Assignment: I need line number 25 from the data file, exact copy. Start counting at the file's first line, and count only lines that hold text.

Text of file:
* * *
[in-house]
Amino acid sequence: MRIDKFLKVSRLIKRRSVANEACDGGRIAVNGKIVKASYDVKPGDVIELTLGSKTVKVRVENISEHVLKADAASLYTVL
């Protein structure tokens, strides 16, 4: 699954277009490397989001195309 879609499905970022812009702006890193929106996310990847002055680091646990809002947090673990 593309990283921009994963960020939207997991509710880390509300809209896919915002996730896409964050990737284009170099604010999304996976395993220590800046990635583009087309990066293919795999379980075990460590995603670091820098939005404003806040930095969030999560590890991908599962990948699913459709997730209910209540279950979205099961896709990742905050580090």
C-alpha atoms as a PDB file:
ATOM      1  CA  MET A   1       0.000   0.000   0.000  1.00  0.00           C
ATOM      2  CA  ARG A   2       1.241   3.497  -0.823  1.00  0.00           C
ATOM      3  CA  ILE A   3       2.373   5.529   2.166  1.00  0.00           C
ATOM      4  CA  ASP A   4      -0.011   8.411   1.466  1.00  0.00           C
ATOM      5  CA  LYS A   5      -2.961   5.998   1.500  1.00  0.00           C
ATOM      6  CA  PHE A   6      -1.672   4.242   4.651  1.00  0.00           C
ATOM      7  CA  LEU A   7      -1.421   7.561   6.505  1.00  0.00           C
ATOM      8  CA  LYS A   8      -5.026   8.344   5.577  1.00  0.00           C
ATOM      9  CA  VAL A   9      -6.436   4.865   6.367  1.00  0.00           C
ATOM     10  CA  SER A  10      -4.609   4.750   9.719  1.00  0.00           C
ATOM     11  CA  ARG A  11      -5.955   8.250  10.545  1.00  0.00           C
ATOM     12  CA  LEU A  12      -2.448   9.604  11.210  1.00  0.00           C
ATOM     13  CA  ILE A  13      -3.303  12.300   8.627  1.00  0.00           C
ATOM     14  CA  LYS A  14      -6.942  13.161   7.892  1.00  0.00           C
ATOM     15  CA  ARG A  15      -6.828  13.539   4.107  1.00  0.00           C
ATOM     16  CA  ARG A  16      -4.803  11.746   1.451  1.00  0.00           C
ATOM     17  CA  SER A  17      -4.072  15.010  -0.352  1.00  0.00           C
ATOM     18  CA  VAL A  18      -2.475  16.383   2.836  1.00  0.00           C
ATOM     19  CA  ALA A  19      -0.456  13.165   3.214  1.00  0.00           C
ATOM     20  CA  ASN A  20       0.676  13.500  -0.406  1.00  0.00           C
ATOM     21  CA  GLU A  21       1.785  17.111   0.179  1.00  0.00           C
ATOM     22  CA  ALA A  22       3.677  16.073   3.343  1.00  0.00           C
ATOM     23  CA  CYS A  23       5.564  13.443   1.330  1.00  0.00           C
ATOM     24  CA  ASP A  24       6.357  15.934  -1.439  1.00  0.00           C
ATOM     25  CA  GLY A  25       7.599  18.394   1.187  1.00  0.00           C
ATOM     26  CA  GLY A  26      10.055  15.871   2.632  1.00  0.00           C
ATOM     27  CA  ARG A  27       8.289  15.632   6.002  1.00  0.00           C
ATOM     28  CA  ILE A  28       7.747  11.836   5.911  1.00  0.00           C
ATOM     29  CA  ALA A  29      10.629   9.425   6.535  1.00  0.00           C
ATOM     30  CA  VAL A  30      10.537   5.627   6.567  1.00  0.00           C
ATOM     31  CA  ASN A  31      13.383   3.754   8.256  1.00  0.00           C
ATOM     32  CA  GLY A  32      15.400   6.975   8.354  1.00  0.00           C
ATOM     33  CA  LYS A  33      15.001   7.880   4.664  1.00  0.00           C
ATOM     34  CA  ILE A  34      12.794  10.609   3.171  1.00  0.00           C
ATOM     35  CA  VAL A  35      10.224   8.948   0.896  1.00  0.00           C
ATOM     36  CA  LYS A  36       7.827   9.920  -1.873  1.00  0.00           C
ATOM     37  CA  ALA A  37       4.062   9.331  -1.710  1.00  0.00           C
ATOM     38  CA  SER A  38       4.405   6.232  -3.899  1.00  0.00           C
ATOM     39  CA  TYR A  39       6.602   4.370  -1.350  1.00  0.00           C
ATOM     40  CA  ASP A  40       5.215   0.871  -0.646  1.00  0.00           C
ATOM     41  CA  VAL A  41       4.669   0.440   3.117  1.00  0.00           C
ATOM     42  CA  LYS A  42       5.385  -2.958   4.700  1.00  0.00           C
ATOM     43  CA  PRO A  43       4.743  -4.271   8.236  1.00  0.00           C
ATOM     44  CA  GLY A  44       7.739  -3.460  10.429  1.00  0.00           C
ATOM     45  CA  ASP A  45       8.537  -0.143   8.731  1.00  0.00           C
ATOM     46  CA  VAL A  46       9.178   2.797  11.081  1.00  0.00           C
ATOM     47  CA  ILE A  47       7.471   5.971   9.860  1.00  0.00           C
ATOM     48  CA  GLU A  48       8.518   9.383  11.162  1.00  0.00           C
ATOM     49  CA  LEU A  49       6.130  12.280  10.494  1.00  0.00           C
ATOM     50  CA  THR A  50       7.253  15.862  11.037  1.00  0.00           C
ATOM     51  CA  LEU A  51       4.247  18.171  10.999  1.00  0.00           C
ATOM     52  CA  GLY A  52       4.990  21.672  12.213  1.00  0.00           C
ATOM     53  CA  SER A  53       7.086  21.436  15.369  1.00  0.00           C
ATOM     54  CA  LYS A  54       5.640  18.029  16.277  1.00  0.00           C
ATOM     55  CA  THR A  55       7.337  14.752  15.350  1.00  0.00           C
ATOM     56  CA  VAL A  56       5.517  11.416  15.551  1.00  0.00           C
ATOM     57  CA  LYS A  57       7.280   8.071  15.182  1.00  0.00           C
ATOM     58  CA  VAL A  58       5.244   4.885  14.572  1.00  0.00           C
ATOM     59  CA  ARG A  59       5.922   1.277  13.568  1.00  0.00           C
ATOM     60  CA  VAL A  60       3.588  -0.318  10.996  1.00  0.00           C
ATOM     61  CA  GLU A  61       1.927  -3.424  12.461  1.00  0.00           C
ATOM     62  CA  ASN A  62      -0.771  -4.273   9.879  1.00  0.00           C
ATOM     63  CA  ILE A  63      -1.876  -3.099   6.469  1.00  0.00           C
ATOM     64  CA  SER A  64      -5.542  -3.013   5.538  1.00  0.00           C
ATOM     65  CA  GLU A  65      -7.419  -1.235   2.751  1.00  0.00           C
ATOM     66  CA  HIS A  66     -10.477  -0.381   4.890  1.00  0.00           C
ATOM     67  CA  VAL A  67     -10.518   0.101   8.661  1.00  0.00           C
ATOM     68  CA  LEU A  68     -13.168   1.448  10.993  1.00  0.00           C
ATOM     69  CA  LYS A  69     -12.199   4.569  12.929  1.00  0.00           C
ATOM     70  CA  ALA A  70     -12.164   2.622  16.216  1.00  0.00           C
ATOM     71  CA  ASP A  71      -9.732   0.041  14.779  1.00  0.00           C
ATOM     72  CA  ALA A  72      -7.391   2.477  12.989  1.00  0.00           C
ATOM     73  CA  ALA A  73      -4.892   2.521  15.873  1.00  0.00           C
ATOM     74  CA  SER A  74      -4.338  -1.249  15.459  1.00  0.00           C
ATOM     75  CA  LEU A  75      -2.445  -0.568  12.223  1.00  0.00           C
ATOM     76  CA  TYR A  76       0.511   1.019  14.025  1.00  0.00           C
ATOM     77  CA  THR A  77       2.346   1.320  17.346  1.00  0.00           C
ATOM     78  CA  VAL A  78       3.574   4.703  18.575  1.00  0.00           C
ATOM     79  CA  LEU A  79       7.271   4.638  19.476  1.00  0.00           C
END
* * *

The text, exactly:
ATOM     21  CA  GLU A  21       1.785  17.111   0.179  1.00  0.00           C